We have demonstrated a rational mechanism by which mouse and human NHL cells that express CD40 may undergo Fas restoration in response to CD40 activation, consistent with previous studies indicating that CD40 ligation induces Fas in certain human lymphoma cell lines (41, 42). On the other hands, about half of human lymphoma cell lines manifested resistance to Fas-mediated apoptosis even after Fas induction by CD40 activation. We identified the IAP protein Livin as a factor that drives this resistance. Livin contains both a BIR (baculovirus IAP repeat) motif that binds to caspases 3, 7, and 9 and thereby inhibits their activity, as well as a RING finger motif that catalyzes the ubiquitylation of the endogenous IAP antagonist Smac and thereby promotes its degradation. Livin thus inhibits apoptosis induced by members of the TNF receptor superfamily and by chemotherapeutic agents (43, 44). We further identified the BET family proteins BRD4 and BRD2 as upstream regulators of Livin in the resistant cells. BRD4 was shown to interact with promoter regions and super enhancers of oncogenes such as those for Myc and Bcl2 and thereby to contribute to tumorigenesis (45–47). Here we show that BRD4 and BRD2 regulate Livin transcription through binding to the upstream regions of BIRC7 locus where is overlapped by H3K27ac modification. Given that BET proteins bind to acetylated lysine residues of histones, increased acetylation of chromatin at the BIRC7 locus may trigger BRD4 and BRD2 bindings and the consequent upregulation of Livin expression in lymphoma cells (Supplementary Fig. S7).
We showed that the IAP inhibitor BV6 and the BET inhibitor JQ1 induced marked downregulation of Livin expression and thereby sensitized human lymphoma cell lines to Fas-mediated apoptosis. BV6 also showed similar effects on mouse lymphoma cells expressing Livin in the mouse model. BV6 is a bivalent IAP antagonist that promotes activation and dimerization of Livin and thereby leads to its ubiquitin-dependent degradation. BV6 and another bivalent IAP antagonist, birinapant, have shown promising activity in preclinical models of multiple cancers (48, 49). Several BET inhibitors have also been developed and examined in clinical trials (50). Targeting of Livin or BRD4 and BRD2 is thus a potential practical therapeutic strategy for patients with Livin-positive lymphoma.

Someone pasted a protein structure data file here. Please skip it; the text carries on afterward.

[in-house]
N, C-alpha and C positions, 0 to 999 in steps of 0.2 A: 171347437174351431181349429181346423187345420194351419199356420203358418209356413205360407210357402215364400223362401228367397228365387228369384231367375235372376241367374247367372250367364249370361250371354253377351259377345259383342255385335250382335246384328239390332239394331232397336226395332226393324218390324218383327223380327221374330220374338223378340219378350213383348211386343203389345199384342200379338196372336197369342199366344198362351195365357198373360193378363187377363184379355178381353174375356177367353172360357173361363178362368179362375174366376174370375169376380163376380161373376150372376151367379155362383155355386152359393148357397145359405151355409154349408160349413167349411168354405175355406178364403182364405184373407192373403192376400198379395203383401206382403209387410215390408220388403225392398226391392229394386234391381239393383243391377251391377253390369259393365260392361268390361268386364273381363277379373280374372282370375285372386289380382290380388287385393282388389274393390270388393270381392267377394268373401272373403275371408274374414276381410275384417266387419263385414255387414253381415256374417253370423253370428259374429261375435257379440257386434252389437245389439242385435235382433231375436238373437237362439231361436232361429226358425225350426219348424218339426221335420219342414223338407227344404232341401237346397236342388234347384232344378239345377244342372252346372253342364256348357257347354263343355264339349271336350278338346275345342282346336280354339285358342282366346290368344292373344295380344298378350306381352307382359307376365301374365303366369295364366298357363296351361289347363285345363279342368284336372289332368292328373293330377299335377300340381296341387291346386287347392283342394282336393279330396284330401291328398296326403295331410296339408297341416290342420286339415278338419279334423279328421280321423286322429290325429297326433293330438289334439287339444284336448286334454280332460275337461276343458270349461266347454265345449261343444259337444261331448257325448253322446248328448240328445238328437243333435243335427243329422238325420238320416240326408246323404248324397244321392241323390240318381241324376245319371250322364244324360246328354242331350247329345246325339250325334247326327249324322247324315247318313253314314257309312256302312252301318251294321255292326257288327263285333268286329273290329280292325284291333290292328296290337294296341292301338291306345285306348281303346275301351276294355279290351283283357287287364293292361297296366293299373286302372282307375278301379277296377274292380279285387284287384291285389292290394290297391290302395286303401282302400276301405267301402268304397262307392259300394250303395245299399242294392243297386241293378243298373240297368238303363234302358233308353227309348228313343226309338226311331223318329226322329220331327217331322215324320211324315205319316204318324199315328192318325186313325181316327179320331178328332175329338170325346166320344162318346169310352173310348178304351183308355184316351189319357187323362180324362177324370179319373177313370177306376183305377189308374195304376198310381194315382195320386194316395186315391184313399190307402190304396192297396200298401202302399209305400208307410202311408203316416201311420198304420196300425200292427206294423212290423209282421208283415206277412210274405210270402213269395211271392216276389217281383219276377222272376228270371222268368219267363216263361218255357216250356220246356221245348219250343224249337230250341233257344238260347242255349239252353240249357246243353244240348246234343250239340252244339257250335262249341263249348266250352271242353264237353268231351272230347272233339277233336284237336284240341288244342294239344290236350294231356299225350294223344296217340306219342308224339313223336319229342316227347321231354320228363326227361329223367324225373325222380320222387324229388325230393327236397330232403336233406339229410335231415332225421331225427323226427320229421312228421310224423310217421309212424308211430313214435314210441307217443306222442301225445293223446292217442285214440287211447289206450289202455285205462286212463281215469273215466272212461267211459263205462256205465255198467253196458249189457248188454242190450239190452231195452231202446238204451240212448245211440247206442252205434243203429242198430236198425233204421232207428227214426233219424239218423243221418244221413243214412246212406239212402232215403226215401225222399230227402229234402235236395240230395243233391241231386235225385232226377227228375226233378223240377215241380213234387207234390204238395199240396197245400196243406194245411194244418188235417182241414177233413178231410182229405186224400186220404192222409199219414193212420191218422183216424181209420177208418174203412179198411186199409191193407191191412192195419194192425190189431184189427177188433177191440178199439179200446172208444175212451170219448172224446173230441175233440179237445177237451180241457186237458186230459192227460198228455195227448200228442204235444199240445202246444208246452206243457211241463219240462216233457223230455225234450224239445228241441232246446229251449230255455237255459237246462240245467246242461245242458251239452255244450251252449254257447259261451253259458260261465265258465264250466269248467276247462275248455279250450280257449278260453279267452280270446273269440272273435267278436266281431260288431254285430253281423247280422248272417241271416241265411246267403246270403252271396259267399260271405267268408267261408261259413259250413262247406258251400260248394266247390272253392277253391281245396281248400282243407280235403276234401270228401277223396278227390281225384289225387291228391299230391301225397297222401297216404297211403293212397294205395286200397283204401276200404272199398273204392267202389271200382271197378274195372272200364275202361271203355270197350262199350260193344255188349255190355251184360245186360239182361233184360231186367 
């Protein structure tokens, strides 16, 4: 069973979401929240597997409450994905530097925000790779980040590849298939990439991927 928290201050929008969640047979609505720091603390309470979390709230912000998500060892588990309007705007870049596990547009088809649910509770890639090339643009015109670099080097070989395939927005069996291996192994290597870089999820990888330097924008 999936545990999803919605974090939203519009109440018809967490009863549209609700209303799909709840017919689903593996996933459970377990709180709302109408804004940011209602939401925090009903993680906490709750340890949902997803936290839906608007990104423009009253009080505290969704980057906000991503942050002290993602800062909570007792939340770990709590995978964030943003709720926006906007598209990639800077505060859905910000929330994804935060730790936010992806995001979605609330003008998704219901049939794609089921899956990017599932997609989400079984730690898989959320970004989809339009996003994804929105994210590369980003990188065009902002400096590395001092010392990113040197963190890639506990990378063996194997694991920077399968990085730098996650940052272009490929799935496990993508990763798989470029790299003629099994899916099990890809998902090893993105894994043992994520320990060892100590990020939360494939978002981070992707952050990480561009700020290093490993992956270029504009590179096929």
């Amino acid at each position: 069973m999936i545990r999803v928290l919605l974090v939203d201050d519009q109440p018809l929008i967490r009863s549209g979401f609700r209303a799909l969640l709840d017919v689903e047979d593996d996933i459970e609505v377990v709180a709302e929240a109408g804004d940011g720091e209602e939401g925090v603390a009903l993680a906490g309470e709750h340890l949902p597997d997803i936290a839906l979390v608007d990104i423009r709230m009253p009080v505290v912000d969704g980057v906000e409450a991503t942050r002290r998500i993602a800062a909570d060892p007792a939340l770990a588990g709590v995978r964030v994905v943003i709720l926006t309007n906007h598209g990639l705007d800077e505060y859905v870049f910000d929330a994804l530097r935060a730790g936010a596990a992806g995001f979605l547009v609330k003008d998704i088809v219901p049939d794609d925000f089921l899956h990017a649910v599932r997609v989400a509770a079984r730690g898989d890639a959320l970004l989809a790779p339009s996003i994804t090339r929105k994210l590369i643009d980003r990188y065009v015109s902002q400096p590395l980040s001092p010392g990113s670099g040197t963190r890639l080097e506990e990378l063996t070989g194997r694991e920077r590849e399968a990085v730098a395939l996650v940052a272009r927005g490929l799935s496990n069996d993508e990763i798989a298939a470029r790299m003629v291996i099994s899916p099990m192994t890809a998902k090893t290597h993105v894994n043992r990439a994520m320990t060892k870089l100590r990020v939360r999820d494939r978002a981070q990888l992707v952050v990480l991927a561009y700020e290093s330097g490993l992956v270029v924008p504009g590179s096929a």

We have now identified BET protein–driven Livin overexpression as a mechanism of resistance to immunotherapy at least in CD40+ lymphoma. Given that Fas-mediated apoptosis is one of the main killing mechanisms by CTL, Livin might contribute to resistance to CTL-mediated immunotherapy. Our study thus provides a new insight into improved immunotherapy for refractory B-cell lymphoma as well as other types of tumor resistant to immunotherapy.
Disclosure of Potential Conflicts of Interest
E. Sugihara reports grants from Japan Society for the Promotion of Science, Japanese Society of Hematology, and grants from Japan Leukemia Research Fund during the conduct of the study. T. Yaguchi reports grants from Ono Pharmaceutical Co. Ltd., Carna Biosciences, Inc., Kowa Company, Ltd., and nonfinancial support from JSR Corporation outside the submitted work. Y. Kawakami reports grants and personal fees from Ono Pharmaceutical Co. and Bristol-Myers Squibb, personal fees from MSD, AstraZeneca, Chugai, Taiho Pharma, grants from CarnaBioSciences, and grants and nonfinancial support from JSR outside the submitted work. No potential conflicts of interest were disclosed by the other authors.
E. Sugihara: Conceptualization, resources, data curation, funding acquisition, validation, visualization, methodology, writing-original draft, writing-review and editing. N. Hashimoto: Conceptualization, resources, investigation, methodology. S. Osuka: Data curation, formal analysis, writing-review and editing. T. Shimizu: Resources, investigation, writing-review and editing. S. Ueno: Investigation, methodology. S. Okazaki: Investigation, methodology. T. Yaguchi: Conceptualization, supervision, writing-review and editing. Y. Kawakami: Conceptualization, supervision, writing-review and editing. K. Kosaki: Data curation, writing-review and editing. T.-A. Sato: Supervision, writing-review and editing. S. Okamoto: Supervision, writing-review and editing. H. Saya: Supervision, funding acquisition, project administration.
We thank T. Kitamura (The University of Tokyo, Tokyo, Japan) for providing the vectors pMXs-IRES-GFP and -puro as well as Plat-E cells; S. Yamanaka (Kyoto University, Kyoto, Japan) for providing pLenti6/UbC/V5-DEST-Slc7a1; M. Yonezawa, I. Ishimatsu, S. Hayashi, N. Kamoshita, and K. Sonoda for technical assistance; and K. Arai, M. Sato, and M. Kobori for help with preparation of the manuscript. This work was supported by Japan Society for the Promotion of Science KAKENHI grants 15K14384 (to H. Saya) and 15K06840 (to E. Sugihara) as well as by a Keio University Grant-in-Aid for Encouragement of Young Medical Scientists (to E. Sugihara).
The costs of publication of this article were defrayed in part by the payment of page charges. This article must therefore be hereby marked advertisement in accordance with 18 U.S.C. Section 1734 solely to indicate this fact.